Culture

Someone’s Done The Numbers On Exactly How Bad Australia’s Housing Crisis Is

It's like, really bad.

We all know how broken the Australian housing market is. Our entire generation has been consigned to renting in mouldy, unrenovated, crumbling buildings. And that’s if we’re lucky enough to actually survive the vicious atmosphere of rental inspections and sign a lease.

But seeing the actual numbers that prove how absolutely fucked the cost of housing is in Australia takes it all to another level. Thankfully, there are regularly reports on the state of housing affordability to remind us how bleak everything is.

The latest Demographia international housing affordability survey has compared the cost of housing in Australia to Canada, Hong Kong, Ireland, Japan, New Zealand, Singapore and the US.

The study uses a measure called the “median multiple”: the median house price divided by the median household income. And, according to the survey, every single major housing market in Australia is “severely unaffordable” (defined as having a median multiple of over 5.1).

Sydney is the second least-affordable city out of all those surveyed, after Hong Kong, with a median multiple of 12.2. That means the median house price in Sydney is more than 12 times the median household income. Melbourne also wins a prize for being one of the 10 least affordable cities, with median multiple of 9.5.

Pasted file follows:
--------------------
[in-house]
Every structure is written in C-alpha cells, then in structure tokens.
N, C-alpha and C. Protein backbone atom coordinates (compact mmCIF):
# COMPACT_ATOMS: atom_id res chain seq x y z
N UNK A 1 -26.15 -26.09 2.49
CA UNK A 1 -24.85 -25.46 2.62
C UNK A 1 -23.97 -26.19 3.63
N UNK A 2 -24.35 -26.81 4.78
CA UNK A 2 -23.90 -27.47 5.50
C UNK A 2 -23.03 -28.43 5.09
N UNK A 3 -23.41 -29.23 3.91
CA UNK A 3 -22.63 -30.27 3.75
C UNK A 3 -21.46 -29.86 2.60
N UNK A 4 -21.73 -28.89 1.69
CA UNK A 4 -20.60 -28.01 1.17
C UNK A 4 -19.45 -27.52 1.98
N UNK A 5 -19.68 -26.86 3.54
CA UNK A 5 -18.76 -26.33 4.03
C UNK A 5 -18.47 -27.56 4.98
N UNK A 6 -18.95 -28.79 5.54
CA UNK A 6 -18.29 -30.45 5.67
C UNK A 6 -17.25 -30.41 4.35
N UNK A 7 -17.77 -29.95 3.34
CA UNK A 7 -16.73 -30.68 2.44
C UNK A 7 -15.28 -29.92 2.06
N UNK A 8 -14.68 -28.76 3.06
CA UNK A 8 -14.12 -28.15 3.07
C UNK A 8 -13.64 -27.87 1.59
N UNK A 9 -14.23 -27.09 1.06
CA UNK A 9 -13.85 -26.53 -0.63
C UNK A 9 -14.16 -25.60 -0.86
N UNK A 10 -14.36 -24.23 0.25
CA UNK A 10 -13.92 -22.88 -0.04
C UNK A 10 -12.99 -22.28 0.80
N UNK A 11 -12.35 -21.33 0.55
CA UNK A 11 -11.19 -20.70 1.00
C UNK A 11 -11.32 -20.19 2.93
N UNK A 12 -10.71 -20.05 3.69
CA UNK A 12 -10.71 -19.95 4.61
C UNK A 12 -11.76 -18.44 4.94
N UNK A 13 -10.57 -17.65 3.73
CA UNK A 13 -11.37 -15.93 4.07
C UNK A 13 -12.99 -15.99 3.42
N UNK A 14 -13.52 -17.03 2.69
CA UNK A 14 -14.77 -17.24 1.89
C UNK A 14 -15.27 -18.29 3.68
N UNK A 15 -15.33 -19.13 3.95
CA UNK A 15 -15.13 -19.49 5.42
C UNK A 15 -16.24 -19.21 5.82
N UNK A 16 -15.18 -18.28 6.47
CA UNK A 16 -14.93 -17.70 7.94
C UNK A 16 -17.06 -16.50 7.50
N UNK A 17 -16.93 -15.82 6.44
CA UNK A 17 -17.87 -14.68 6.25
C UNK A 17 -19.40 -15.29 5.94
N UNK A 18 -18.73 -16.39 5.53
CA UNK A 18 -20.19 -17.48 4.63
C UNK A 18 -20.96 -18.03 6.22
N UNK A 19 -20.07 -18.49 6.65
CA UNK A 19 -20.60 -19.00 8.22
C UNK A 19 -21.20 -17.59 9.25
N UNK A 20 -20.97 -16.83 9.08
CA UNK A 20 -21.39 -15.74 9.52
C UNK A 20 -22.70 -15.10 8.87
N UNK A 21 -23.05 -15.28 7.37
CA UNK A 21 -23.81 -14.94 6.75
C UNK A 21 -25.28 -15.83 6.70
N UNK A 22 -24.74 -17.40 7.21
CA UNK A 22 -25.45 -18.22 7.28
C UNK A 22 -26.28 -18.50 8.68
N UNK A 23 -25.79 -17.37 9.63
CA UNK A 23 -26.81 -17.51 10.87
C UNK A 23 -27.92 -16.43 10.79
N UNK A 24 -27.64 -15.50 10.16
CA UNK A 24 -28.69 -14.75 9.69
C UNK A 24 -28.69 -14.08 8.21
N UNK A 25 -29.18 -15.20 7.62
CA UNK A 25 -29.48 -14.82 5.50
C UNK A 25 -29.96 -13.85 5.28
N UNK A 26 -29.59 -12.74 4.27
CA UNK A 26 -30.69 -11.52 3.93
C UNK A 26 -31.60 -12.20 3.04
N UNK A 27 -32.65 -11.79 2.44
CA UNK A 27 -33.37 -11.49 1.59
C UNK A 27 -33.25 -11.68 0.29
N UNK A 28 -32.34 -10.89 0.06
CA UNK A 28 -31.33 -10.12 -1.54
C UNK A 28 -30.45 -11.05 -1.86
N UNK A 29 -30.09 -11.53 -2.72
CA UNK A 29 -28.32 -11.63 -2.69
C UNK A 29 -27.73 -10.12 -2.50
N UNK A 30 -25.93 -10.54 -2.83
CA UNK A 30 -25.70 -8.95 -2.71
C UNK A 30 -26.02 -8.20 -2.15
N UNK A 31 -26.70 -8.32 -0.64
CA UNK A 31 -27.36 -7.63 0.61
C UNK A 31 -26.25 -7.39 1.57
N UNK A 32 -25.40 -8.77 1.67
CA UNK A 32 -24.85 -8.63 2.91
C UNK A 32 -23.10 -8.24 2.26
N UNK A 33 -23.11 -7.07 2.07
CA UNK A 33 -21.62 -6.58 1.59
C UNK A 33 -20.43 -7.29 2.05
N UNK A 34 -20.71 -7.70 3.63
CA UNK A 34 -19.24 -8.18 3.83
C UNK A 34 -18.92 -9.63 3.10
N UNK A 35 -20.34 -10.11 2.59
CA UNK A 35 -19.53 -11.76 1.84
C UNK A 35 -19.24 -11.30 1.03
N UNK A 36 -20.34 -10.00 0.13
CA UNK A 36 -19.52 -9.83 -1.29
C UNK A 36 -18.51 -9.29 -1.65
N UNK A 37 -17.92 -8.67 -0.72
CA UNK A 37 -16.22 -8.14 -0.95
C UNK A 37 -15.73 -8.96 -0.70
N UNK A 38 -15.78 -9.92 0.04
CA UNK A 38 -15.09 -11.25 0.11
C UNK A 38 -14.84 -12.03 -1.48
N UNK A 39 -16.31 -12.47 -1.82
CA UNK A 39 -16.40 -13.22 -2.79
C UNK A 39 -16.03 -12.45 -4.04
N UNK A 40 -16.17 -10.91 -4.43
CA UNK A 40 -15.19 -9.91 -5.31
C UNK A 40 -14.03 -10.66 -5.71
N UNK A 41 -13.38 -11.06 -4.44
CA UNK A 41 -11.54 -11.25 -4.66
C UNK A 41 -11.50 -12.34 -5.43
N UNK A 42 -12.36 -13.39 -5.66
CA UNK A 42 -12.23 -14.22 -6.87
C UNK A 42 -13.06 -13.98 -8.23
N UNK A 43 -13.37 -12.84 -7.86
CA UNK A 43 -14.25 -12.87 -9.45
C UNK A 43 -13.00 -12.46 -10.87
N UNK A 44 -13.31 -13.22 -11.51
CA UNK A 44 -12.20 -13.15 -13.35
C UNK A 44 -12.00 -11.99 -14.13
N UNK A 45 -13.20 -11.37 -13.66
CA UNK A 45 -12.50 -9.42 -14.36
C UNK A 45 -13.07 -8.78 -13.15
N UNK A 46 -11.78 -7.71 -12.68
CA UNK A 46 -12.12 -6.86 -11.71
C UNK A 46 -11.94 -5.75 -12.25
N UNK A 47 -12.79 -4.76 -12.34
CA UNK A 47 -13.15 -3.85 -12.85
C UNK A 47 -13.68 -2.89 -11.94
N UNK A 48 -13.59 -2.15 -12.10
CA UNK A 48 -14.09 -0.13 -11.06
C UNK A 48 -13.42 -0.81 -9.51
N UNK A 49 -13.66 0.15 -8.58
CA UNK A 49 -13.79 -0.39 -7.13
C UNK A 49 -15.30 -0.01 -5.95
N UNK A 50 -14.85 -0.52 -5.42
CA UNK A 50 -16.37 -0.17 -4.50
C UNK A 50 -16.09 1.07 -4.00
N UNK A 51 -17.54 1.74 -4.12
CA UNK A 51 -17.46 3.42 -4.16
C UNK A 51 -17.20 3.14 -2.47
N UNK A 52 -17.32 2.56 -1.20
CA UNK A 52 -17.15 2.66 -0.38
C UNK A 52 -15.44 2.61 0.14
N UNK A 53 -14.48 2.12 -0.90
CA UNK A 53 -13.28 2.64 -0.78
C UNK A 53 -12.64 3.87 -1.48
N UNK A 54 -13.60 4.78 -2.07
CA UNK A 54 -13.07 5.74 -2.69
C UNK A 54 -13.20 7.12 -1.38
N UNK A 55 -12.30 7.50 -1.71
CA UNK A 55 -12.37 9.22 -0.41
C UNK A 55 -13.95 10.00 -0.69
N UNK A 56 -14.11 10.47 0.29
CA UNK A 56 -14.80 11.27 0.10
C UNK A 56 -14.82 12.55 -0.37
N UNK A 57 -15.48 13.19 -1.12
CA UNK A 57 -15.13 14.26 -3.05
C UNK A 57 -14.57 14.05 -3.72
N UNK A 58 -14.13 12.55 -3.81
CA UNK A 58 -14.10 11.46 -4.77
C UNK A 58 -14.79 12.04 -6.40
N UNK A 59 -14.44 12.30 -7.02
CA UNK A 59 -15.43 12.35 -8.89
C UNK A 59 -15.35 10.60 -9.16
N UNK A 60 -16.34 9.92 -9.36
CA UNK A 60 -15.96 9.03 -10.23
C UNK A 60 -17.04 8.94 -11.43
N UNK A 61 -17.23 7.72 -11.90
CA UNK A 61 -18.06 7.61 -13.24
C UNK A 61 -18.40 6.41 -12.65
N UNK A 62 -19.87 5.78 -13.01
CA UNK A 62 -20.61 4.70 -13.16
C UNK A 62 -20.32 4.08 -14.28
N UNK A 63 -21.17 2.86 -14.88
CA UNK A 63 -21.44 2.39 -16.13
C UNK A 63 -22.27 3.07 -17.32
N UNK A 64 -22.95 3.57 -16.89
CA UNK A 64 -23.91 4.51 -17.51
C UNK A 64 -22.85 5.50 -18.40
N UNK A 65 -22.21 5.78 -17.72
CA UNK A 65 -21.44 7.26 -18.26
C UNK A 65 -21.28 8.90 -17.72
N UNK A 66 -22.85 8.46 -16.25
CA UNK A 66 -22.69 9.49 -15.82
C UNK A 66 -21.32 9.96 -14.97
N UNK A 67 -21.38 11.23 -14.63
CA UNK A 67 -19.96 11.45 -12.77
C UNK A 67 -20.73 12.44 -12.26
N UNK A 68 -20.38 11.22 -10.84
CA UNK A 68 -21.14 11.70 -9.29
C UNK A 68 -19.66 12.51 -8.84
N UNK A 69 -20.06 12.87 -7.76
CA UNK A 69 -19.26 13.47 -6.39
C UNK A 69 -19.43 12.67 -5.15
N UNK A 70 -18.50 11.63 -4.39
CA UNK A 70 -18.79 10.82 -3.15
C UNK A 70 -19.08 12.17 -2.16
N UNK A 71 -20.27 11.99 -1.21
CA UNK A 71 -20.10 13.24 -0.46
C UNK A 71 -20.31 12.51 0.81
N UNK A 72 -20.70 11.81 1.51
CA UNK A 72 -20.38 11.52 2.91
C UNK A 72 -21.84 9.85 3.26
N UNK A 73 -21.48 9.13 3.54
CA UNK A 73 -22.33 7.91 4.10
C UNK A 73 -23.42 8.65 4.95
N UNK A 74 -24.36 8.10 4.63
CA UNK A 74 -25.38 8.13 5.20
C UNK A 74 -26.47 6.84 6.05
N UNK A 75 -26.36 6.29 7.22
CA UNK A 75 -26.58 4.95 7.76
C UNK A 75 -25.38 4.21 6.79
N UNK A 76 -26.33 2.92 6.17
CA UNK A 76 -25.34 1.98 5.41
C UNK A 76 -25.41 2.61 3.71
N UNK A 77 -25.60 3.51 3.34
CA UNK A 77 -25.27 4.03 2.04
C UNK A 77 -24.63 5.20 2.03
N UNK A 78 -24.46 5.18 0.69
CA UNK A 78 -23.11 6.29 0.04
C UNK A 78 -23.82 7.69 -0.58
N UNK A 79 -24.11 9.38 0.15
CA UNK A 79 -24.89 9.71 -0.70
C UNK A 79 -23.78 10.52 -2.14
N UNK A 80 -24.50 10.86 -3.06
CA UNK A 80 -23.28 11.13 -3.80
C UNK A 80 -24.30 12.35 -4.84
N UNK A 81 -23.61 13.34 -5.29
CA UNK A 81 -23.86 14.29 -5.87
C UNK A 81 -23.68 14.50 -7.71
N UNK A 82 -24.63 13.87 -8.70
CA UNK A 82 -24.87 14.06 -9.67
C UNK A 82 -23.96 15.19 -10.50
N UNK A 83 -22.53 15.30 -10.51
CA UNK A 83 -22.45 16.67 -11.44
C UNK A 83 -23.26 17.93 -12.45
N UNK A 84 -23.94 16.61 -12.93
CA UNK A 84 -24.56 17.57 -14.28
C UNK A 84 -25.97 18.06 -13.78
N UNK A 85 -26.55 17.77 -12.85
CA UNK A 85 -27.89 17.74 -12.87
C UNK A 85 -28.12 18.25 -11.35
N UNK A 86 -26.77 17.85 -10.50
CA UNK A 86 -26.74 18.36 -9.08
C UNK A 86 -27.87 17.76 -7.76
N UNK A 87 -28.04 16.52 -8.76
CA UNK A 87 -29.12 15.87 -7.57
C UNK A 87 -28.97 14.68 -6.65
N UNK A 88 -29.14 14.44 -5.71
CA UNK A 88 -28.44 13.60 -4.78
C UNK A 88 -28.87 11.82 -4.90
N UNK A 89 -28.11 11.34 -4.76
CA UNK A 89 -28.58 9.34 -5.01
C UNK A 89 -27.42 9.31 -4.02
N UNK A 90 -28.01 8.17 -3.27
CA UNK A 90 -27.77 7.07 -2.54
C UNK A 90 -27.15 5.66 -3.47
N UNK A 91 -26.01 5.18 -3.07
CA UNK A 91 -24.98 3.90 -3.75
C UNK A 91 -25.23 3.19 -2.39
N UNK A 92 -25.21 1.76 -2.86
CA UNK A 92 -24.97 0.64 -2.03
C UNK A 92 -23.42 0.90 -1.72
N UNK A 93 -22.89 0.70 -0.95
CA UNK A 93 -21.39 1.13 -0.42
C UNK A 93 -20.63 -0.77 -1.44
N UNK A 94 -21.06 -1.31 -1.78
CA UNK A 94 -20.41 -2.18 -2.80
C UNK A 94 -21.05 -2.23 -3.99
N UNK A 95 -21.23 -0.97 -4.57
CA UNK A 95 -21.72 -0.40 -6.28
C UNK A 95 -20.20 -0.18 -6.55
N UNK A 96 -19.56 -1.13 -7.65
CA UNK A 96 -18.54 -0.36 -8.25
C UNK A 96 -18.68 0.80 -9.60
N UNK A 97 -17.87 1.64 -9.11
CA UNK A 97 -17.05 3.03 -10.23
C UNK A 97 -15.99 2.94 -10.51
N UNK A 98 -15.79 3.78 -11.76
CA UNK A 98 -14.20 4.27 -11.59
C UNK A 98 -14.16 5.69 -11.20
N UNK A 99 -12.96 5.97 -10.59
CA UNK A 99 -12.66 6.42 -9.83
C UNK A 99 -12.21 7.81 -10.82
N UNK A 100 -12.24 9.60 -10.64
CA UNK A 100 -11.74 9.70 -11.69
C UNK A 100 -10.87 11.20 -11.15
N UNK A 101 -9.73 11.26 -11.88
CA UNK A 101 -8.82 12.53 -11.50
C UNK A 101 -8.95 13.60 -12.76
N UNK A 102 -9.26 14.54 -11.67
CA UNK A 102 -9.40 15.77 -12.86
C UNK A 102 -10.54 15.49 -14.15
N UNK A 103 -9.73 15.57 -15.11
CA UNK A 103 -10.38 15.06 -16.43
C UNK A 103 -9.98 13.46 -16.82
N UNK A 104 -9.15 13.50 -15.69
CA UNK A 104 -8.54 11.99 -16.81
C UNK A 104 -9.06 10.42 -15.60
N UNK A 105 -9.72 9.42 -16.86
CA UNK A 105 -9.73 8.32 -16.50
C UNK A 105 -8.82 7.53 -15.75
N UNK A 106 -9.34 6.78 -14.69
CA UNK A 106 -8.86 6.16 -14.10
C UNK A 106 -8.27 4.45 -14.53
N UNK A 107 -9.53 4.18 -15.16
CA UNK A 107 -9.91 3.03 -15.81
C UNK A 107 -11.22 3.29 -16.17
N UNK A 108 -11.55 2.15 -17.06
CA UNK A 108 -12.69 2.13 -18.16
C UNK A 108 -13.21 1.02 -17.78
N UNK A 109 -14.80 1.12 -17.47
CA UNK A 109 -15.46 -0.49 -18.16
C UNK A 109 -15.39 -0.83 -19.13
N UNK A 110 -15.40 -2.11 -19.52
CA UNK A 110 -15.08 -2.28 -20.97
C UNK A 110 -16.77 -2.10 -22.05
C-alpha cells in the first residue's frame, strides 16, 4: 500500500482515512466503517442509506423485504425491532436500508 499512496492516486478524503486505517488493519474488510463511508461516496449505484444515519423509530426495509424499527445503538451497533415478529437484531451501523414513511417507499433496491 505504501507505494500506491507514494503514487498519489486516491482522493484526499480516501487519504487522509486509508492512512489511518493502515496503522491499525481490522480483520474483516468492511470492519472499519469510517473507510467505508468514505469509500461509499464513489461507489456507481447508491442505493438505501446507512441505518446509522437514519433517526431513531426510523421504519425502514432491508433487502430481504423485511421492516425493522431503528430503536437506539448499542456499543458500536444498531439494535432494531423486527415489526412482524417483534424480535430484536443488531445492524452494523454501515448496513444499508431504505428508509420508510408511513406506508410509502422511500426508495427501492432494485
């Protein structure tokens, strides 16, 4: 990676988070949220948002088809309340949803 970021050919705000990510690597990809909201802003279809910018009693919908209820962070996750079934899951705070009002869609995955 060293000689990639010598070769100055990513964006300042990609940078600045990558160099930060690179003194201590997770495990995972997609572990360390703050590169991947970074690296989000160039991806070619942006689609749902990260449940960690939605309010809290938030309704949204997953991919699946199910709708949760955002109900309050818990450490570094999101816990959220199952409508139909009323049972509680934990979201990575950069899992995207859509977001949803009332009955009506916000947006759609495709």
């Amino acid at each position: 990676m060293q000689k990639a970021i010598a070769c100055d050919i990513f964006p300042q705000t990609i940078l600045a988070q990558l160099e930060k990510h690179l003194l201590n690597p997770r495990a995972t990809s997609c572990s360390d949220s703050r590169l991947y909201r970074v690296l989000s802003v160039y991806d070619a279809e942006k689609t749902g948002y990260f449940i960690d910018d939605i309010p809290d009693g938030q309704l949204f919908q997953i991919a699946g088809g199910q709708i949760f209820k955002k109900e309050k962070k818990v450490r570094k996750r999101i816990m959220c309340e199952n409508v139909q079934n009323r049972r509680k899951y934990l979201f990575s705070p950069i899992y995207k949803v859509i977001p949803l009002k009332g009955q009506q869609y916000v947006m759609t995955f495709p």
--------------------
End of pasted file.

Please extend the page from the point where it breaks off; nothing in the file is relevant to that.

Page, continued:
Historically the median multiple has hovered around 3.0 in Australia, meaning house prices are well within reach for most people. But over the past couple of decades housing prices have skyrocketed, outpacing wage growth.

According to the survey, the median house price in Sydney is now over $1 million, while in Melbourne it’s $740,000. A separate study by Domain, also released today, found that the median house price in Sydney had hit $1.1 million.

And those record price rises are having a big impact on rents as well. Since 2008, average rental costs have been increasing faster than the inflation rate, particularly impacting people receiving rent assistance because the payments haven’t caught up to the price rises.

Thankfully, our government has a considered and comprehensive plan to tackle the housing affordability crisis by cracking down on tax concessions for property investors and building more social housing.